When you started your business, did you have the dream of being your own boss? Did you quit your old job working for one boss, only to find out that you now worked for every single customer, supplier, and business contact?
Maybe you made some mistakes when you started. Maybe circumstances beyond your control caused problems with your bottom line. Let’s face it, sometimes even the best small business operation can still run into trouble.
Even when your business is running well, you might still have trouble with your personal finances. Whatever the case, a personal bankruptcy can often be the best solution.
But I Thought it Had to Be a Business Bankruptcy?
Most business owners assume that if they file for bankruptcy, it has to be a business bankruptcy. They also assume that if their personal financial situation is in trouble, they can’t file a personal bankruptcy without harming their business.
Both of these assumptions are incorrect. In reality, a personal bankruptcy is often the best way to solve business trouble, personal financial issues, or a combination of both.
But I Want My Business to Continue
If your business is too far gone to be worth saving, you can shut it down when you file for bankruptcy. A chapter 7 bankruptcy will completely eliminate most if not all of your business debts. It will also eliminate any personal debts you might have.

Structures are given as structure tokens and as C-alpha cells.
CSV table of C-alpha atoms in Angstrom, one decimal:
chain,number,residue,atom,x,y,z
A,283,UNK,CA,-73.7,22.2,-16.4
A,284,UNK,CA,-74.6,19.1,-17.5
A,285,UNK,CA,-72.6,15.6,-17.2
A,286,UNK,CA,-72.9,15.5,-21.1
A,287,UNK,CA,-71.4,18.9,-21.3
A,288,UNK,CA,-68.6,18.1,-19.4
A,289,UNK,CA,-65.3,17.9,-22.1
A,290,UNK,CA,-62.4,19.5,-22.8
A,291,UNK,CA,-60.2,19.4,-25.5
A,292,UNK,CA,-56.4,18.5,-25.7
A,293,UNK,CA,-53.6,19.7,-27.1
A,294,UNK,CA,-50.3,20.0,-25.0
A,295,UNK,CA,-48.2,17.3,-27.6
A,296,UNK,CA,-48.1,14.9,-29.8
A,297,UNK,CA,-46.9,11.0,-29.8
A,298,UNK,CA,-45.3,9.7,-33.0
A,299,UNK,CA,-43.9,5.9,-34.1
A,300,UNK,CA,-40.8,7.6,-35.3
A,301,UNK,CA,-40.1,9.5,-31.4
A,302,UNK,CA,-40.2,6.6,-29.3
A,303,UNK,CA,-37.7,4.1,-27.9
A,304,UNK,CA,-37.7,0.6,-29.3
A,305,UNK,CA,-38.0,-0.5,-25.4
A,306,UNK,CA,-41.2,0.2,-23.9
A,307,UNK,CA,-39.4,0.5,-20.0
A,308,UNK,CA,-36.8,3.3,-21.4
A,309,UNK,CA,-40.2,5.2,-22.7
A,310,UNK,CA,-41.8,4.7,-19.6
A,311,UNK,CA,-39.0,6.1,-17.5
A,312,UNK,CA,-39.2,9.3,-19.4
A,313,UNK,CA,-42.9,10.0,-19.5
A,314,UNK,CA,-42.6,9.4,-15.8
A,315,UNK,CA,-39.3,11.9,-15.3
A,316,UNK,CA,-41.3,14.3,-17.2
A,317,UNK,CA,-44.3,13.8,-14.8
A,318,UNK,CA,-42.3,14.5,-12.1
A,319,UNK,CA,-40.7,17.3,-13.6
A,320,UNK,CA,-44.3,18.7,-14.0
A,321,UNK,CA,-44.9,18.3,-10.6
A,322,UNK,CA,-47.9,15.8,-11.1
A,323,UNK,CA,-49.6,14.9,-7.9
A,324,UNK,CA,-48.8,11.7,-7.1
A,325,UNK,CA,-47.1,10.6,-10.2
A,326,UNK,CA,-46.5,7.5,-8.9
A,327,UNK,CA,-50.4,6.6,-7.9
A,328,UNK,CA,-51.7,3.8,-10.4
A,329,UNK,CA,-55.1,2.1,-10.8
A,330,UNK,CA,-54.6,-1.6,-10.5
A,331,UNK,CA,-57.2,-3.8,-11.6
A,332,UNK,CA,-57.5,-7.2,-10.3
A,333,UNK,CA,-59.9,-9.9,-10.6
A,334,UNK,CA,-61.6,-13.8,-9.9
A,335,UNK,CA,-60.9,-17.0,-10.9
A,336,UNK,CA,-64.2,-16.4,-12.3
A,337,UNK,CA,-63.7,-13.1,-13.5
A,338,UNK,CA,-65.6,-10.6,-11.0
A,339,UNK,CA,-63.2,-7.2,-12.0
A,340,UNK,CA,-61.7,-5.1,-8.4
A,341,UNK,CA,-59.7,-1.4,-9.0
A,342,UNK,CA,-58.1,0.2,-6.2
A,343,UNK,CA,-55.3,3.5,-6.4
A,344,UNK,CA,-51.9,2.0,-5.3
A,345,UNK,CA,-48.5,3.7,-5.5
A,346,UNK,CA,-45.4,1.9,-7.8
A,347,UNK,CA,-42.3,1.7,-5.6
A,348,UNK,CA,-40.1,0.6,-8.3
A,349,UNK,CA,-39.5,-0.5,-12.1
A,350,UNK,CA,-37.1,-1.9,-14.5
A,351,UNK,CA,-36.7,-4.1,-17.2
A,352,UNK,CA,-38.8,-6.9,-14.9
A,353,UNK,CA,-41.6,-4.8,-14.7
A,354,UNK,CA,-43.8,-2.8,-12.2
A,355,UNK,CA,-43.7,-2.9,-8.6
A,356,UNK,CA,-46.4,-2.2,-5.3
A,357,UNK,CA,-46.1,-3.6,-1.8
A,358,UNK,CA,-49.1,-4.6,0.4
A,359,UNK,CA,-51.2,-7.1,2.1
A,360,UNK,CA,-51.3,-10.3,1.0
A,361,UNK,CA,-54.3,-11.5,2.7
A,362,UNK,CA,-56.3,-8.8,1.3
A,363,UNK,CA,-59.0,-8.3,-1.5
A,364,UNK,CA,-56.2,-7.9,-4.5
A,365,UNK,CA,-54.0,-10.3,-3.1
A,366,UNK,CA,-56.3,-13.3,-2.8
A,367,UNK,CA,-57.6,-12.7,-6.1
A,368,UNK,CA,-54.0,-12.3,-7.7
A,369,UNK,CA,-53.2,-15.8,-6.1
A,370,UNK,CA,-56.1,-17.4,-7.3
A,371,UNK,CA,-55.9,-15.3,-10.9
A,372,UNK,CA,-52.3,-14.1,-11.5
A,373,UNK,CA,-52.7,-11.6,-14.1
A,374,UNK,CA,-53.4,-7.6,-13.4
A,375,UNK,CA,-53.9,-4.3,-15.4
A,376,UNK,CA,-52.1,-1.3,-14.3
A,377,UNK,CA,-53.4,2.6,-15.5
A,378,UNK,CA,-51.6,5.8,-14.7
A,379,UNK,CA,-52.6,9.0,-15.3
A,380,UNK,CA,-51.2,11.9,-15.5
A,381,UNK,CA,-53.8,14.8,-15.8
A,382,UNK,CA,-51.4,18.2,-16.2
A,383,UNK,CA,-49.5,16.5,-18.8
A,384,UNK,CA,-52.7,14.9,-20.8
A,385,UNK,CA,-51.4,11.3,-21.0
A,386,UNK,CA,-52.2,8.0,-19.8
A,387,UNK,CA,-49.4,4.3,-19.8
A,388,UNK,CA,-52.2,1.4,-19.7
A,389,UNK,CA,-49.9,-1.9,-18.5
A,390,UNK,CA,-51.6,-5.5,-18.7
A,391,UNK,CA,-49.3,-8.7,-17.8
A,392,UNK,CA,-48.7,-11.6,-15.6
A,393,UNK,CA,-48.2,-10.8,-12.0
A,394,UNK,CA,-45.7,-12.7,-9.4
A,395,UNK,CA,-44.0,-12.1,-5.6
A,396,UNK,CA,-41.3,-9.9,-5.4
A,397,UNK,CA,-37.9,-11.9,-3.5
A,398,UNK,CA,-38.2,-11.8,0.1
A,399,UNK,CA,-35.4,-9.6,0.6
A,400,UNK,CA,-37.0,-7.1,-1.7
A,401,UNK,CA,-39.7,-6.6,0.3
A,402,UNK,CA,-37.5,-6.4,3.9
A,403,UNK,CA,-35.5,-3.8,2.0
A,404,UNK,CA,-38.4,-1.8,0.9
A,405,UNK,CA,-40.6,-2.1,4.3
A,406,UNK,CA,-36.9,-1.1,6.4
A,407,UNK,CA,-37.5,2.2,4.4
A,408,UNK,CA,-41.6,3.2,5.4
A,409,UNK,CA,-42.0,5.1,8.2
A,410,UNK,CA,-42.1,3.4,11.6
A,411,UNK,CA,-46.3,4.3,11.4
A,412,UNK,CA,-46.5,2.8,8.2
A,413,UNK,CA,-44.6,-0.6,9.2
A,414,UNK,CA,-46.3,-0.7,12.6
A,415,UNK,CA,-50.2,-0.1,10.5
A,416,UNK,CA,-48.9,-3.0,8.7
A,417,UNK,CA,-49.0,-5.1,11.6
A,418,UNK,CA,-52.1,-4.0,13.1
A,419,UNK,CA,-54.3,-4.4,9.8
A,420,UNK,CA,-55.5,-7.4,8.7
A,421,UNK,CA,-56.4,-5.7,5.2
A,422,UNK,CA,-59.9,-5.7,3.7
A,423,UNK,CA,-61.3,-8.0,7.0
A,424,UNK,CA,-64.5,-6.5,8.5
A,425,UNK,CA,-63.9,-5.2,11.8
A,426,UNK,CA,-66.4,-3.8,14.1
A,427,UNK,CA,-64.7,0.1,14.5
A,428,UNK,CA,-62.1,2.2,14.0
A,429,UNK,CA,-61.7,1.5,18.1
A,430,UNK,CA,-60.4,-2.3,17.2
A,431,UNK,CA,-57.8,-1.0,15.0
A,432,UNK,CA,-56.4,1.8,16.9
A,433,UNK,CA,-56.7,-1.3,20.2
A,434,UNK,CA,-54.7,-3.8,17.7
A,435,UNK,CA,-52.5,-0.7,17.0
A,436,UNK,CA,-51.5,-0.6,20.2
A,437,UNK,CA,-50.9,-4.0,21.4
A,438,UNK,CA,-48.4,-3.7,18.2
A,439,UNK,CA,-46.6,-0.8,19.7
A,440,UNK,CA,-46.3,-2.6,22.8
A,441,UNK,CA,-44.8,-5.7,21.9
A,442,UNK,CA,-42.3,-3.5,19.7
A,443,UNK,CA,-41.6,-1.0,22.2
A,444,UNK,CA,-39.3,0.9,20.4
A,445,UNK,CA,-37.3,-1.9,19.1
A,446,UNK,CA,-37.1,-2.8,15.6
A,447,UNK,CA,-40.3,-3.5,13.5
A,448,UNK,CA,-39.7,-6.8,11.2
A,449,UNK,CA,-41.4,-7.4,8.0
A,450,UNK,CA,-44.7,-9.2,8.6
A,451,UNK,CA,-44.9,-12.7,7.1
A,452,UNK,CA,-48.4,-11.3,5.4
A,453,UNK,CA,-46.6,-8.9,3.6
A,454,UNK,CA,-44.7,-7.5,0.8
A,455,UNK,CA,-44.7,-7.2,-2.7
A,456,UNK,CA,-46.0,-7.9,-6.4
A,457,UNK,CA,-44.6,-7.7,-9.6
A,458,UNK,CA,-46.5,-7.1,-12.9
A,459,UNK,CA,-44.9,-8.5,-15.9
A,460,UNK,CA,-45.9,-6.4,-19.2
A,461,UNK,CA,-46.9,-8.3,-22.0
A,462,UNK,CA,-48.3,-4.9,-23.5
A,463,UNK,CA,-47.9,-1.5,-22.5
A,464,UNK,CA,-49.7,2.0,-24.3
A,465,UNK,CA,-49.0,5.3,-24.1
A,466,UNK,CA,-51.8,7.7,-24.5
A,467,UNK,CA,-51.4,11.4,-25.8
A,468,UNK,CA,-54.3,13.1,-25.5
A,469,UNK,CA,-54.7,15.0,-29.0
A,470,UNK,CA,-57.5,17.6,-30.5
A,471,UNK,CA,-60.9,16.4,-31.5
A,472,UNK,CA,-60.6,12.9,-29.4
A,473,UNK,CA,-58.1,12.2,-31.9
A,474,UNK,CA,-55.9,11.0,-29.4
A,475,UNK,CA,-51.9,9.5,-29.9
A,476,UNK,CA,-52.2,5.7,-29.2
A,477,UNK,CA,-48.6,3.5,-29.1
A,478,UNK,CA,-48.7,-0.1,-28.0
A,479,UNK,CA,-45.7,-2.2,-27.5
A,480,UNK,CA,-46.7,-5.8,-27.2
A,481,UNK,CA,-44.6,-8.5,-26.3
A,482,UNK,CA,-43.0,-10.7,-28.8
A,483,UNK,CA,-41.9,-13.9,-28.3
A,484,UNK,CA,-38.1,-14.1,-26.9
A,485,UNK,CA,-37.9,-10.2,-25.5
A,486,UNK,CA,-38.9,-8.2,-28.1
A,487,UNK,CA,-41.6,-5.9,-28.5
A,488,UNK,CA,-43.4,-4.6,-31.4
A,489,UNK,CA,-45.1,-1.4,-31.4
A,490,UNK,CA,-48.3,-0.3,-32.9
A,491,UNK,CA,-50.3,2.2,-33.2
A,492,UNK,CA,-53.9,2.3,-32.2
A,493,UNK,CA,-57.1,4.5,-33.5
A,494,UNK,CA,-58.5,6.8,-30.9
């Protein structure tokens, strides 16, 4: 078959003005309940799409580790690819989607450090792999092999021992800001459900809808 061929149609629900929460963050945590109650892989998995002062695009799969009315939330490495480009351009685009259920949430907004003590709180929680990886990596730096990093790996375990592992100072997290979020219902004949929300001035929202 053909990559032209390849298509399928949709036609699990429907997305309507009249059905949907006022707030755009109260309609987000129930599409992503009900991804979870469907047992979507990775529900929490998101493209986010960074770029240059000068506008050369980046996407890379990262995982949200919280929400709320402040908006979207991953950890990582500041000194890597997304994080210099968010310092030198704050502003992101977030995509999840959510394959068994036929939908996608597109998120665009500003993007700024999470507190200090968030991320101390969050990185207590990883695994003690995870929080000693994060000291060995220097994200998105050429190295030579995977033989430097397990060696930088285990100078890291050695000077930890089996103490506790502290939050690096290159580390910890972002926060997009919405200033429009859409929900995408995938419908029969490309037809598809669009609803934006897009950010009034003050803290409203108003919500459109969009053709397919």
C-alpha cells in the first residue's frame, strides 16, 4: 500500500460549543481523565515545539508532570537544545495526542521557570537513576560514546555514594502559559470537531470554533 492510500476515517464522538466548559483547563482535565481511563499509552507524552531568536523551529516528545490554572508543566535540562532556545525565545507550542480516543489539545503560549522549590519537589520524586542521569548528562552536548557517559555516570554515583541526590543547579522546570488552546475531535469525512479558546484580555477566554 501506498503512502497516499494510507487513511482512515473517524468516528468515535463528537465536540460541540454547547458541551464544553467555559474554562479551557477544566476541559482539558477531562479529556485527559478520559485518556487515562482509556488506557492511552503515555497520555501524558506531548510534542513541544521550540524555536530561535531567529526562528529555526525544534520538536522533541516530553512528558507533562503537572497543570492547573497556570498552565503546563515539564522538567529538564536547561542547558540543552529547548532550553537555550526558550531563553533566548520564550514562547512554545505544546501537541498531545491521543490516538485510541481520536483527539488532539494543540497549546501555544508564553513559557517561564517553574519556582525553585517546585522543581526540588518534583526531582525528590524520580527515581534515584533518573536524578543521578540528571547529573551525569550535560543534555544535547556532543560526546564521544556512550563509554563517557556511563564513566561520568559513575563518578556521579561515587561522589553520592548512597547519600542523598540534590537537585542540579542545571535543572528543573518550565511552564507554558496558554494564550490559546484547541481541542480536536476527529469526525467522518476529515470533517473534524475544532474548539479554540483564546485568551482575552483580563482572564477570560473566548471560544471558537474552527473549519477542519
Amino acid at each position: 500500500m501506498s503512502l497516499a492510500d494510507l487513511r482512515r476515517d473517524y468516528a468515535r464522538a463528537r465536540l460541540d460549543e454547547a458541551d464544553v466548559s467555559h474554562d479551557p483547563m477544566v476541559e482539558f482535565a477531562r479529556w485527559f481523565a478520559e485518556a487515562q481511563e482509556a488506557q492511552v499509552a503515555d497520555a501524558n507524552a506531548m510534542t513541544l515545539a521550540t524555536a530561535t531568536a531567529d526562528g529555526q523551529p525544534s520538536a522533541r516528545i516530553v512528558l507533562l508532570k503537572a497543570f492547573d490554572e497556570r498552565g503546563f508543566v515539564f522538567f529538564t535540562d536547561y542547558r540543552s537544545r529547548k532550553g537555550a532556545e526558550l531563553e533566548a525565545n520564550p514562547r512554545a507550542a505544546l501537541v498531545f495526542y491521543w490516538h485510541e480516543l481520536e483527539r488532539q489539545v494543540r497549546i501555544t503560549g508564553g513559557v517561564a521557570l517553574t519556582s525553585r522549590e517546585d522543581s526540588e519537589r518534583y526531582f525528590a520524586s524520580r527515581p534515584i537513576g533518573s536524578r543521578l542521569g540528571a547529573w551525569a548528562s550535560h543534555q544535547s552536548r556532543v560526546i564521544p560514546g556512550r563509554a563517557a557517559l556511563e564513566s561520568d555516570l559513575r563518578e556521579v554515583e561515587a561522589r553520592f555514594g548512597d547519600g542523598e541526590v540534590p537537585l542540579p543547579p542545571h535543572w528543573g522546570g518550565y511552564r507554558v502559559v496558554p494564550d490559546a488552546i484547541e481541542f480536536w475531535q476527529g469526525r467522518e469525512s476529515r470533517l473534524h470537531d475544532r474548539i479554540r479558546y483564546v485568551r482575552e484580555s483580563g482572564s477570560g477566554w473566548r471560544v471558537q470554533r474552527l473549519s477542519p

But what if you want business to continue? Maybe your debts are dragging your business down and a bit of debt relief would free it up to operate in the black again?
Your only financial trouble might strictly be personal. Is a personal bankruptcy going to cause your business to close?
In many cases, a personal bankruptcy will not force your business to shut down. You can often file a personal bankruptcy, eliminating all your personal and business debts simultaneously.
In part 1 we learned that there is a common misconception that business owners cannot file for personal bankruptcy. In part 2 we will see what businesses are a viable candidate, and which can keep operating when your bankruptcy is complete.